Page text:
“Please, take a seat, Henry,” Vilmain offered, waving his hand at a wooden stool right next to the restrained zombie. Before Henry could respond, Gustave forcefully grabbed him with his free hand and forced him to sit with inhuman strength. “Let’s have a chat.”
“People will notice my disappearance,” Henry pleaded, trying to buy time.
“Oh, don’t worry about us, we have your case covered,” Gustave replied.
Vilmain cleared his throat. “Contrary to what you may believe, Henry, neither me nor Gustave, or even Ogron, started as bandits. In fact, we fought for Gardemagne during most of the Century War; back then, the king granted adventurers and mercenaries a writ, allowing us to raid enemy towns in his name. Unfortunately, with the end of the war, our respectable occupation of massacring people and torching their villages for easy levels is no longer politically correct.”
“We were asked to retire, farm like peasants, or move on to much more dangerous monster-hunting jobs,” Gustave said with disgust.
“Fortunately,” Vilmain said with a light grin, “His Dark Majesty, Brandon Maure of Ishfania, offered us a very nice retirement sum and asylum, so long as we torched the countryside of Euskal to the ground and kept the crusaders busy while he retakes his fortress of Rochefronde. Which unfortunately for you, Henry, includes Haudemer. Do you understand?”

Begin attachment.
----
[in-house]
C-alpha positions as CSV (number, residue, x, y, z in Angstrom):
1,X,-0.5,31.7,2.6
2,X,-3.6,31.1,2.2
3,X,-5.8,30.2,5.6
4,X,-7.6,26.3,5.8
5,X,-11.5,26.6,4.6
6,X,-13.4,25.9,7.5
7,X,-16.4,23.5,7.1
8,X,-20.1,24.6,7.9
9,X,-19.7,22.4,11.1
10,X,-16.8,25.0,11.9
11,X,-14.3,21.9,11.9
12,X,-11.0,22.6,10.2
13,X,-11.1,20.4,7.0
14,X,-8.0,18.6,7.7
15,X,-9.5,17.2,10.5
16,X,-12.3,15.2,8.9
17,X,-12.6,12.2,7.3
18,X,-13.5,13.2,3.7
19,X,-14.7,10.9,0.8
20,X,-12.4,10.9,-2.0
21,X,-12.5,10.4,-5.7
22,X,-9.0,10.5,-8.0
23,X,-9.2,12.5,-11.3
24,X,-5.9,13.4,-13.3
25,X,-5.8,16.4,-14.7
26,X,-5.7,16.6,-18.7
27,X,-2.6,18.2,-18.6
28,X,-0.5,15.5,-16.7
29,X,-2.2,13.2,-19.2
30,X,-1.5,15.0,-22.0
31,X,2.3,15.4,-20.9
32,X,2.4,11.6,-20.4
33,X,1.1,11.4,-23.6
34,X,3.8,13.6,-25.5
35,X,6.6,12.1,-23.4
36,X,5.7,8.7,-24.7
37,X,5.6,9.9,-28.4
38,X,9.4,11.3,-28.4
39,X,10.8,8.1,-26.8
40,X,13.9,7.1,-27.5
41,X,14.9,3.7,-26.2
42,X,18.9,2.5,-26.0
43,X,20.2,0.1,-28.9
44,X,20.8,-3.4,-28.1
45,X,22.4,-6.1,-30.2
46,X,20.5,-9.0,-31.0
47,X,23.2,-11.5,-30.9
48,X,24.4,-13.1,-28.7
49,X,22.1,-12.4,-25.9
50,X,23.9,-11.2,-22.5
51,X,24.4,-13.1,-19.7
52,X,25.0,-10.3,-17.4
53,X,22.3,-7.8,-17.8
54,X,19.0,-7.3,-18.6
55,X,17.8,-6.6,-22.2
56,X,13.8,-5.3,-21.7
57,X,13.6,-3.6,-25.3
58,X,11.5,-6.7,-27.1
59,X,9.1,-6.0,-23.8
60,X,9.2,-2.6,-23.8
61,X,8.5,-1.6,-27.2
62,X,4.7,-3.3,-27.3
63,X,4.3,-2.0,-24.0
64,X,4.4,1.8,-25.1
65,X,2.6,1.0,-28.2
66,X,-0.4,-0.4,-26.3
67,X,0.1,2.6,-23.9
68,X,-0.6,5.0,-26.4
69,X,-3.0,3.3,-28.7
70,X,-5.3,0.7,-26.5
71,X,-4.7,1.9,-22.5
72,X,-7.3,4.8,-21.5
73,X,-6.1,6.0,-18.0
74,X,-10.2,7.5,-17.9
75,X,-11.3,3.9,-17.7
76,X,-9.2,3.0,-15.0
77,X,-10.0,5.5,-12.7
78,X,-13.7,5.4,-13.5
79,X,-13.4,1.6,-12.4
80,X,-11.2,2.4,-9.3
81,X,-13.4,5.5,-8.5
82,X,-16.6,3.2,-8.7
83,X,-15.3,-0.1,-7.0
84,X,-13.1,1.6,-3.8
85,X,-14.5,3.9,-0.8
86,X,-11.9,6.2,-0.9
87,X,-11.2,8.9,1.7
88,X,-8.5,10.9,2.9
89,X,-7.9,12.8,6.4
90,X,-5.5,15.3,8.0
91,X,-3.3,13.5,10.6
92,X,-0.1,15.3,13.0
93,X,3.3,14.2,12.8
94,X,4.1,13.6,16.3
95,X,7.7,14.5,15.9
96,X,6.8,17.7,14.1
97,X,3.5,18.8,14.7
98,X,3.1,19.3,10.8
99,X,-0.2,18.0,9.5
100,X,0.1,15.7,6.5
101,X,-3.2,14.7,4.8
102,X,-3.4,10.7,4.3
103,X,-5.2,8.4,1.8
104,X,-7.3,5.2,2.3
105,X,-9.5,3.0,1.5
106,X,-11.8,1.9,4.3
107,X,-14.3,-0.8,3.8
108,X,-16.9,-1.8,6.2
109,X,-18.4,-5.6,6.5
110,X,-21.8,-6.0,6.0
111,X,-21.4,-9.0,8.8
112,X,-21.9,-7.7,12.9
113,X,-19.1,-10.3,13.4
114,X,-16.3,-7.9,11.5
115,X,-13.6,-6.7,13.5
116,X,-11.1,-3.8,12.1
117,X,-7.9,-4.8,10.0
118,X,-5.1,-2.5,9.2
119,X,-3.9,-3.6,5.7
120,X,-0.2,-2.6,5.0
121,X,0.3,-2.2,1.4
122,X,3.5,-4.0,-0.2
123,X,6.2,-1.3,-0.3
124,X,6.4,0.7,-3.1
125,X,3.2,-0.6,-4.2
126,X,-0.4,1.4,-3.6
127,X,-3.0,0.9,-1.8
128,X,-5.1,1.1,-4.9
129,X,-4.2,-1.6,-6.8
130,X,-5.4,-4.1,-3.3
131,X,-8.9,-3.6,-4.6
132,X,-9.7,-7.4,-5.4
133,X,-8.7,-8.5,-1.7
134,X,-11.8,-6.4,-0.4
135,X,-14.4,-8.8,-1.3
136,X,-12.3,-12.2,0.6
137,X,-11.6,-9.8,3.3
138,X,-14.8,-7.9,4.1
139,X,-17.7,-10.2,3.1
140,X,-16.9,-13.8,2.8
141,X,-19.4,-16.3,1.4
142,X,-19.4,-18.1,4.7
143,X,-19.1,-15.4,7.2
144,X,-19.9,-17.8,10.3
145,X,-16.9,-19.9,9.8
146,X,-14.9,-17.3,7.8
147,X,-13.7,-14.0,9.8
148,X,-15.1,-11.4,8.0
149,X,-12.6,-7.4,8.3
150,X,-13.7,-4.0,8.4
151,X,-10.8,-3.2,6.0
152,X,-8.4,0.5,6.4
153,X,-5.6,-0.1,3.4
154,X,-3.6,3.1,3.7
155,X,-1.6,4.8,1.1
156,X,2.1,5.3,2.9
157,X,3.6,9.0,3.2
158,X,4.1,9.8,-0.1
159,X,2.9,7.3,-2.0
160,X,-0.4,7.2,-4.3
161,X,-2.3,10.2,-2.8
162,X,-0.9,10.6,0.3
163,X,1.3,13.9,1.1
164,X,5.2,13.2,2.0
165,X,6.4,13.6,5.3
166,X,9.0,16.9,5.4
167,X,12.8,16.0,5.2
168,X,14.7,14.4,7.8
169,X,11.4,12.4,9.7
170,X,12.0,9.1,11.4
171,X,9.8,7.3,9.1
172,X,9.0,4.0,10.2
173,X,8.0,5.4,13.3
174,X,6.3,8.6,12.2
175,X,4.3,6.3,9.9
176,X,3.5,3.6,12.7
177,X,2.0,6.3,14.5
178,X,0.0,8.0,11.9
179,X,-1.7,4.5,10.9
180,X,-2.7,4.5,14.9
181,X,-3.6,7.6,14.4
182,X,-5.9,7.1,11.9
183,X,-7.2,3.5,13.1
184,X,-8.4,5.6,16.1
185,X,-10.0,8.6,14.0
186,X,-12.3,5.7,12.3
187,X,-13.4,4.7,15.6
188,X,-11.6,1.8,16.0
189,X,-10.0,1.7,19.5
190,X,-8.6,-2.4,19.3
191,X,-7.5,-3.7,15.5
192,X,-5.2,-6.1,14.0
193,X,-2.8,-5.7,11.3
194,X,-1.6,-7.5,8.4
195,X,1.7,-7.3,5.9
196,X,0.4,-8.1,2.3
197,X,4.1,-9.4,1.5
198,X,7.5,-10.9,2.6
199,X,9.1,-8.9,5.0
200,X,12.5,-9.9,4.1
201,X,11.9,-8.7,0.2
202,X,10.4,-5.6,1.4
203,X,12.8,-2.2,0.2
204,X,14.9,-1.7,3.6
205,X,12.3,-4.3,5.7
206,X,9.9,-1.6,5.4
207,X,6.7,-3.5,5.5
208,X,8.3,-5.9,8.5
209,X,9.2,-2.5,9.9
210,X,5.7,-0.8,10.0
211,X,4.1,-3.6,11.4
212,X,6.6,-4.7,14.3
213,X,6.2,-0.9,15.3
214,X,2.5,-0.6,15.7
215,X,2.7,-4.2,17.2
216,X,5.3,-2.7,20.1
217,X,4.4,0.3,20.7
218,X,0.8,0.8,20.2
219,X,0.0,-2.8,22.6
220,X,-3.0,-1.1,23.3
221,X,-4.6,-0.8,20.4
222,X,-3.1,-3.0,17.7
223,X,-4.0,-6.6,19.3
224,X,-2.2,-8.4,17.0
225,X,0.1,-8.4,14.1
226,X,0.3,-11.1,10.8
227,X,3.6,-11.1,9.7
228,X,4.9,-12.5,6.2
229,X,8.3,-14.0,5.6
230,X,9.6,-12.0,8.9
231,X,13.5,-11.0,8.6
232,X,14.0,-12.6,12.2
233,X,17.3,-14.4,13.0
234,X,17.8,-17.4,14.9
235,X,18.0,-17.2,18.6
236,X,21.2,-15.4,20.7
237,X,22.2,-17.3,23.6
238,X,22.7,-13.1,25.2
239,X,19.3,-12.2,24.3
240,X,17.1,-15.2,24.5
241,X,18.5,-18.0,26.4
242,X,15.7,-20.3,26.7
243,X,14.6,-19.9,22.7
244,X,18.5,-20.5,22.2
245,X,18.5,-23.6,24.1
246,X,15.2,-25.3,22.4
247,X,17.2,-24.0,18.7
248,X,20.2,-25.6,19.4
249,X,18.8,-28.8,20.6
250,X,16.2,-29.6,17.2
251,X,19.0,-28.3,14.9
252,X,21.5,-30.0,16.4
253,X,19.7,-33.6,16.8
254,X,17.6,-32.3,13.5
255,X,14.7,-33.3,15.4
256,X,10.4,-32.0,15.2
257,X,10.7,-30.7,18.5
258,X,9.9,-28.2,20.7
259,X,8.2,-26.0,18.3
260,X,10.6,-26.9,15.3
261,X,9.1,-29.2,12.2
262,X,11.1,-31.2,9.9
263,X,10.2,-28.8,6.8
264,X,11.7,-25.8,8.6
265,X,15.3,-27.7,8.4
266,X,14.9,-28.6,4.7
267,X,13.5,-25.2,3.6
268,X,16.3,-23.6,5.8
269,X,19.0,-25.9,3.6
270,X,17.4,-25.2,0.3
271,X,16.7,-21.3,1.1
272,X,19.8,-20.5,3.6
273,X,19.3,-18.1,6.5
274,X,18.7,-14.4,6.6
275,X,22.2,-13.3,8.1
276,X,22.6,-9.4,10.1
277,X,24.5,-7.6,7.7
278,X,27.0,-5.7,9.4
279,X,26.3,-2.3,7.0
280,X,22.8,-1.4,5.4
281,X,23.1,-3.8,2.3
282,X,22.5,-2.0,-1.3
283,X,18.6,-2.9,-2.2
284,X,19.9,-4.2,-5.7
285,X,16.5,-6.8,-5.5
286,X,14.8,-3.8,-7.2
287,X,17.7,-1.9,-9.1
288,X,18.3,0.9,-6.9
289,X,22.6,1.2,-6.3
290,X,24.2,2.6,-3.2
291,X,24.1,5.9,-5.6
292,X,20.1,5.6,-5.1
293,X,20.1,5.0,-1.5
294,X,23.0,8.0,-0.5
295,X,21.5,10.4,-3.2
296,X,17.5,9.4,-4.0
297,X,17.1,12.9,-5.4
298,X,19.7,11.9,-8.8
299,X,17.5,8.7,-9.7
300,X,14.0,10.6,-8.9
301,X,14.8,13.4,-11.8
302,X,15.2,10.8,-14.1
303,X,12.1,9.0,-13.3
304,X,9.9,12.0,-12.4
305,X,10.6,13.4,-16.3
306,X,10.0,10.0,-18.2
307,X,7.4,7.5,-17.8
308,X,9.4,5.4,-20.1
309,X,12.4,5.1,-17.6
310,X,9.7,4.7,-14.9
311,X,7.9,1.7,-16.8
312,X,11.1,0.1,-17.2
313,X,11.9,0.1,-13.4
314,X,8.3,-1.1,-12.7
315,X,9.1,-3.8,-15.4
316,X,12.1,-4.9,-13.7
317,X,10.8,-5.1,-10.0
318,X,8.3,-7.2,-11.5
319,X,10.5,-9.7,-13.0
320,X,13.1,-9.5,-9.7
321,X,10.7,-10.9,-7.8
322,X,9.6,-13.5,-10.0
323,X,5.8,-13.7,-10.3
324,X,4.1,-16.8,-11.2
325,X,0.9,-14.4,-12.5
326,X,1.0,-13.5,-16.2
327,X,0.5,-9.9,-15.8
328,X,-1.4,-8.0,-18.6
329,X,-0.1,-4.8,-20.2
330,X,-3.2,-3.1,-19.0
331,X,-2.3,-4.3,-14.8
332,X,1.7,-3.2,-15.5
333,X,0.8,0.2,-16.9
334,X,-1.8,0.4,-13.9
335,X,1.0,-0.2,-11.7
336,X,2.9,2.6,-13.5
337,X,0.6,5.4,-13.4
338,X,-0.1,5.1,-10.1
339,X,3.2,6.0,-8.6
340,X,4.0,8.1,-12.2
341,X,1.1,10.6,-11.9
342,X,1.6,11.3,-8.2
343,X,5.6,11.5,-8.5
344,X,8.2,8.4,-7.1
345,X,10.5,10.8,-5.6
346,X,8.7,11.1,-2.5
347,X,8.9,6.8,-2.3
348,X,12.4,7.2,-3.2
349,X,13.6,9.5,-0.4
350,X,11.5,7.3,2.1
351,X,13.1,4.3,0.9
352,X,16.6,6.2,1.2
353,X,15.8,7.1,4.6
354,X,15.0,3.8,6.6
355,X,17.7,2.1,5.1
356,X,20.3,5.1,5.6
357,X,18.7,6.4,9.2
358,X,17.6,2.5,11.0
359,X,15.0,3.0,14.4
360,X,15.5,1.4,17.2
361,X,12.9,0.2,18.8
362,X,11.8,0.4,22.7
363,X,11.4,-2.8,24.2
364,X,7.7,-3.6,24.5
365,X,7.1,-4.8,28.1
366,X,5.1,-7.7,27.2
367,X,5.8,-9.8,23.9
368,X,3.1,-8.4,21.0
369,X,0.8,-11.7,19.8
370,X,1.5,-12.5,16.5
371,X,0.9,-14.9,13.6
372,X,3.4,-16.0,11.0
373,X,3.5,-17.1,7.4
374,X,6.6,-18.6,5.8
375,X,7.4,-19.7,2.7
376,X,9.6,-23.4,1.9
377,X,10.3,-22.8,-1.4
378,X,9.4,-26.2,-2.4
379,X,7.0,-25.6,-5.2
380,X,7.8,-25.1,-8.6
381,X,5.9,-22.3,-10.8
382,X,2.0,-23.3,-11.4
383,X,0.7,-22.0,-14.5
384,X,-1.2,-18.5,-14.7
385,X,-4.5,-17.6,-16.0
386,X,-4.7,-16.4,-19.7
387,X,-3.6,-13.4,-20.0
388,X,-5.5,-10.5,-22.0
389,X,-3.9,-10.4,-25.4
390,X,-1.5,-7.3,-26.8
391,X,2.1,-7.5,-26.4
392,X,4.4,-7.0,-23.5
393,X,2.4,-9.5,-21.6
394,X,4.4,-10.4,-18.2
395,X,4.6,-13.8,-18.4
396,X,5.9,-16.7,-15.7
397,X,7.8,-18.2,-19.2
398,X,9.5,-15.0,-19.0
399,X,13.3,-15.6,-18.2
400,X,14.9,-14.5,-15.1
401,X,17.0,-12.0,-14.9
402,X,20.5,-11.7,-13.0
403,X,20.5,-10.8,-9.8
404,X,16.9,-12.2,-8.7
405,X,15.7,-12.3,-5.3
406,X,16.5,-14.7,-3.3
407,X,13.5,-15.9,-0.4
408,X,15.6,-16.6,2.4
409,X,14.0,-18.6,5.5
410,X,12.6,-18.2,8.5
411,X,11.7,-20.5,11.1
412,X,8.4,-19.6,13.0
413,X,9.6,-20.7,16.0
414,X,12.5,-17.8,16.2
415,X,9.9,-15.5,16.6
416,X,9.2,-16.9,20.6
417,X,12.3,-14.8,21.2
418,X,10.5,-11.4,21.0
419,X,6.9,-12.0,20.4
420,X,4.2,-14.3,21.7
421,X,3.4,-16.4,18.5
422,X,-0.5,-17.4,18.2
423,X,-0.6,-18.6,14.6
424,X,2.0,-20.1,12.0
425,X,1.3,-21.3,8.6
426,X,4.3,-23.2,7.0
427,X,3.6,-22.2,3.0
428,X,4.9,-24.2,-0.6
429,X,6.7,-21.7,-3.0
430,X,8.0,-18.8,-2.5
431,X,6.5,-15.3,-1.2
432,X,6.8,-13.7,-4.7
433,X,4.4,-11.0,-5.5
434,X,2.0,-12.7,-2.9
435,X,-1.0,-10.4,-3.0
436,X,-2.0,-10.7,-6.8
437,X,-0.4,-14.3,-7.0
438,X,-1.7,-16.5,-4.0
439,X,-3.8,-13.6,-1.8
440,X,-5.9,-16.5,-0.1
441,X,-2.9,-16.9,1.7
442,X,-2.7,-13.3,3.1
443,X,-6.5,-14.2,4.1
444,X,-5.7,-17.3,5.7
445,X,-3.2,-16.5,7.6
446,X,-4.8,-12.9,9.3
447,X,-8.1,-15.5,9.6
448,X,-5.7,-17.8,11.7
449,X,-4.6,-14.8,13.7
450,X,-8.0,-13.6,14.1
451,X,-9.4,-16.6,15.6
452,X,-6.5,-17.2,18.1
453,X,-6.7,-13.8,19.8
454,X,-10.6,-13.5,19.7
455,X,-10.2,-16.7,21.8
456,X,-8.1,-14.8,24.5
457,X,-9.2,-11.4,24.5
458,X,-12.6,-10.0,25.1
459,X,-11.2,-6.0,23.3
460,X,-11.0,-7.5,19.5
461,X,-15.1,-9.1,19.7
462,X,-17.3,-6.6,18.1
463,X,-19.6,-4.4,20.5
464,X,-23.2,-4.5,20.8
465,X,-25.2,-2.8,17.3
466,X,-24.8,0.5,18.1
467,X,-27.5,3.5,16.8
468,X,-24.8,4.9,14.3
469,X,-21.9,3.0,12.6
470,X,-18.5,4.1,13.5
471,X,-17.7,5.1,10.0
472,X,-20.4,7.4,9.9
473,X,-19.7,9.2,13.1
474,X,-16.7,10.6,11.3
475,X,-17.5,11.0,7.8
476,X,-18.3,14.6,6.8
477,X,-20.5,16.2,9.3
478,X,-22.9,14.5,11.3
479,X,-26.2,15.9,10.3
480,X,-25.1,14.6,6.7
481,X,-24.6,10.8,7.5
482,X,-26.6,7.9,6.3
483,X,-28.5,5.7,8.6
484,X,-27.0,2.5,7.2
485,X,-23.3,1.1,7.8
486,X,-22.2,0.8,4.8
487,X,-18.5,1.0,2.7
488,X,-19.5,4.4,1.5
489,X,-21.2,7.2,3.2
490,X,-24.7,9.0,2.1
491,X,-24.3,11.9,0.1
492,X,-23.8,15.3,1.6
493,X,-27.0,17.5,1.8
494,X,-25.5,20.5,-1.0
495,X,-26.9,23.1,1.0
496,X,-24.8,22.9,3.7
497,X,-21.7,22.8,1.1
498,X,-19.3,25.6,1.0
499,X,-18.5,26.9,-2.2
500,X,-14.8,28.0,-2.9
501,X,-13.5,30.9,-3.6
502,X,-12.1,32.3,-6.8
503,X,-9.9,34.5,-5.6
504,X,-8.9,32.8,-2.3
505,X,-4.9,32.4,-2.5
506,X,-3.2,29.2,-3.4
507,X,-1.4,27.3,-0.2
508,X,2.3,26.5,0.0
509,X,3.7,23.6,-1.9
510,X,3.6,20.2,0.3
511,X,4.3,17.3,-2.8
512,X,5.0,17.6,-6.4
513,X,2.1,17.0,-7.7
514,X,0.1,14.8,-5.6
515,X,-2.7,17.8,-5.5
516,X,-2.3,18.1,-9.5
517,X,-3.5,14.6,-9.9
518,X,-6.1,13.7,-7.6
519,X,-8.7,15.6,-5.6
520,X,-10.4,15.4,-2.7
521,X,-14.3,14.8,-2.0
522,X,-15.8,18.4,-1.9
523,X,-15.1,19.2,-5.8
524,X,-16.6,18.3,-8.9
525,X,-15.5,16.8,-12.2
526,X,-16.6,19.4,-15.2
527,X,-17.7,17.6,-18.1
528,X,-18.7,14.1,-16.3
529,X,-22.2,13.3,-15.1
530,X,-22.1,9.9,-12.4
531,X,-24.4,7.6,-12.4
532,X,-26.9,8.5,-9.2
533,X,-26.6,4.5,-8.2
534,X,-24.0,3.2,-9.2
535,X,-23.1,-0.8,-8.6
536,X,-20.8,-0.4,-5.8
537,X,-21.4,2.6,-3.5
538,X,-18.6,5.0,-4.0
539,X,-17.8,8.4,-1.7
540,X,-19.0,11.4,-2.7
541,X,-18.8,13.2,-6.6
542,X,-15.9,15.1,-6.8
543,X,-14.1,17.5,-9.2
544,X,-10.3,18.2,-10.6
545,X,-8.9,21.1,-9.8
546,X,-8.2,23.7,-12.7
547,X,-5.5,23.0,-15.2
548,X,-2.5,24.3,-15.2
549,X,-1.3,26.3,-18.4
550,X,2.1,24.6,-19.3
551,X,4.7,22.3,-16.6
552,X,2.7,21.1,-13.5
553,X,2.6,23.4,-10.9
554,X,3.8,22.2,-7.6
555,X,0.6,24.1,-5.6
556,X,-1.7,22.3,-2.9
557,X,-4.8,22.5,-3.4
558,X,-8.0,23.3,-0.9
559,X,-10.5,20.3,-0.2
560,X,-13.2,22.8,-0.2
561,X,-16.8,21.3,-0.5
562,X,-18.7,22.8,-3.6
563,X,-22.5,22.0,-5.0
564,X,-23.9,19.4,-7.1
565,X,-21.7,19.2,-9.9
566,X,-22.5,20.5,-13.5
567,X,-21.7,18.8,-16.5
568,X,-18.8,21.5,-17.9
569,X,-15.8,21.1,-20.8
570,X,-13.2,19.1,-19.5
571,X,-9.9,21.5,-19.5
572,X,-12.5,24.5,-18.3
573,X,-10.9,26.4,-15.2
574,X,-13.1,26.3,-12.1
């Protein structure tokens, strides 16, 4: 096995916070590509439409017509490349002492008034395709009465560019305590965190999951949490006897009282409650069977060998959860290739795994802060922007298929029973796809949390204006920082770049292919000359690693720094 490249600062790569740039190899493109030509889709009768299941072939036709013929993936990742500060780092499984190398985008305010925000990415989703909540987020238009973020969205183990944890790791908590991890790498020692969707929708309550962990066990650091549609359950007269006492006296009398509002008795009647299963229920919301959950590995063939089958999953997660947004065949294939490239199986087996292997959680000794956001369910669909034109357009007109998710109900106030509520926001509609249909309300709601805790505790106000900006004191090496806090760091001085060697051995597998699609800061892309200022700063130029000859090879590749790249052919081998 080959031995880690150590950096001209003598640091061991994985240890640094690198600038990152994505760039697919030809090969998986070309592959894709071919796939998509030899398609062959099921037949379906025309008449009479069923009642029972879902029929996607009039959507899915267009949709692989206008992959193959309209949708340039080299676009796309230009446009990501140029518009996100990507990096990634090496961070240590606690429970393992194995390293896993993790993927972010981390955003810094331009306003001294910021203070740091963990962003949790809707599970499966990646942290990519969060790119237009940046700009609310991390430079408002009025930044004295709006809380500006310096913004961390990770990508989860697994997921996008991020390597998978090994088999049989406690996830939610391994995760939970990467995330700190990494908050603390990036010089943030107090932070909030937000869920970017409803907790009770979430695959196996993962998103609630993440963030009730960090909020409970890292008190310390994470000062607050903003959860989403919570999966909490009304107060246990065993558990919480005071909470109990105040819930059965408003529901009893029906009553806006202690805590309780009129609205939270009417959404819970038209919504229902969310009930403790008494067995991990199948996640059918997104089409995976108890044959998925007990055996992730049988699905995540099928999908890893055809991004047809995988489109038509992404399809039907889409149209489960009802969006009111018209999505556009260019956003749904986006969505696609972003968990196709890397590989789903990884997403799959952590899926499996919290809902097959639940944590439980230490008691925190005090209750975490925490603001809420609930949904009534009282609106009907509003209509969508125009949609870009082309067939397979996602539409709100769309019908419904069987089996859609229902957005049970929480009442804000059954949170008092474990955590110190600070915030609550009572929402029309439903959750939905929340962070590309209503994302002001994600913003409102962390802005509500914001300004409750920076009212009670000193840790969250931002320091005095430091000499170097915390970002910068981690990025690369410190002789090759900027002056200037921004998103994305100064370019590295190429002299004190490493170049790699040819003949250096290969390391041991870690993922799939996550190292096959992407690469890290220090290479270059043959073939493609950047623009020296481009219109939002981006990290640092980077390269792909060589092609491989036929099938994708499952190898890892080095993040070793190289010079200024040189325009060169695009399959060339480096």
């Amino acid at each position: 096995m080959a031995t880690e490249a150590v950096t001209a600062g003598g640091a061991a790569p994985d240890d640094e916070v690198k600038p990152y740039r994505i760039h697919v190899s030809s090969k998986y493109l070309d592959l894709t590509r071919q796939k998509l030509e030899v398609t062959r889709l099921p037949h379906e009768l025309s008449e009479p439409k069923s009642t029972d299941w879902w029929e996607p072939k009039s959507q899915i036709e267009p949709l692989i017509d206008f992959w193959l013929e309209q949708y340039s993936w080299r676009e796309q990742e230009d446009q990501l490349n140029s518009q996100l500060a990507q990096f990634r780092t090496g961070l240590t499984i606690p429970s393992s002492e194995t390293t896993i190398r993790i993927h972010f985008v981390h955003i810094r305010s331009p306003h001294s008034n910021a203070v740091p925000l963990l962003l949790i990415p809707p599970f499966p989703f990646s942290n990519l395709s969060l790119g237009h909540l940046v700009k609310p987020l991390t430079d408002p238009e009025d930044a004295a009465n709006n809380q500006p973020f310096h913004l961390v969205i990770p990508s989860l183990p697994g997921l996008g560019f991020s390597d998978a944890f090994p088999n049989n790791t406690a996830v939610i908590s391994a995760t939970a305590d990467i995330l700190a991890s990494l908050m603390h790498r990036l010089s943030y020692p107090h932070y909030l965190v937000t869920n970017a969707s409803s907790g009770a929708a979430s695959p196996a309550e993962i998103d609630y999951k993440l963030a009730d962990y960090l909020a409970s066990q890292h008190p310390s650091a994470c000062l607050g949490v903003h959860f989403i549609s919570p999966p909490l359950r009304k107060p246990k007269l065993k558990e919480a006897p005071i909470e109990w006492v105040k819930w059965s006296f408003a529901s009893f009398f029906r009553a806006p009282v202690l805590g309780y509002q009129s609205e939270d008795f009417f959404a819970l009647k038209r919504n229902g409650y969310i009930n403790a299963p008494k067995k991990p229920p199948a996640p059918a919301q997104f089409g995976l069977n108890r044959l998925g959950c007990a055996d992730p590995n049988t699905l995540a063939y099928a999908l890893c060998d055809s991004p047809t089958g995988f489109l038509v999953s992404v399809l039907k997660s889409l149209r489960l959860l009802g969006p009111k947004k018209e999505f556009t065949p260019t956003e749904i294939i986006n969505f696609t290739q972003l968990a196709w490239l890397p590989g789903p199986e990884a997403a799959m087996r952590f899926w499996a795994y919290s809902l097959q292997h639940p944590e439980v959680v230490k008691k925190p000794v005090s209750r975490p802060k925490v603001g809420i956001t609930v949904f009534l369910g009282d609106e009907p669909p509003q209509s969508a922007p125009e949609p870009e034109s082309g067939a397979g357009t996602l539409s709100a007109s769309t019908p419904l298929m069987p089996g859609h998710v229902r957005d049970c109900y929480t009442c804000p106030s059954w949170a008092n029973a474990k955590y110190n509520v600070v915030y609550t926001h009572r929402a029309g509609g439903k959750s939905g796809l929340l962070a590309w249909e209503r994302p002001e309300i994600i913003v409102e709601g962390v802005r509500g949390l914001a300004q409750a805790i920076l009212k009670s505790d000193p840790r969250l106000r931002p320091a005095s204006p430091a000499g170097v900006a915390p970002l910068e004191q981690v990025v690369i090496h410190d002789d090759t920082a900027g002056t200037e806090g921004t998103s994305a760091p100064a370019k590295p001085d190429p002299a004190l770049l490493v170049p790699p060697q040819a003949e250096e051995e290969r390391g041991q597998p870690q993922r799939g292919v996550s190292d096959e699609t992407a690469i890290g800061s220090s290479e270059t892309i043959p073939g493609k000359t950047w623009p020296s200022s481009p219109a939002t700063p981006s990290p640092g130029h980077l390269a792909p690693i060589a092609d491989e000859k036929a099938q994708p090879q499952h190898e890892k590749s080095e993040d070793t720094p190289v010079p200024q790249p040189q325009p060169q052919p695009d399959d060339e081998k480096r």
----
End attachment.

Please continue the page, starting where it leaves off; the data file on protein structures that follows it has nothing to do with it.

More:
The poor scholar nodded, pissing himself. Vilmain glanced down at the soiled pants with a sneer, before continuing his story.
“But you see, we have a very big problem. Apparently, you have a dragon guarding the city, and he ate our men for breakfast. When we sent men to check on these men, he killed more of our men. Finally, the royal army is breathing down our necks, and for important reasons, we cannot skip Haudemer’s destruction. The situation is not good for our financial future.”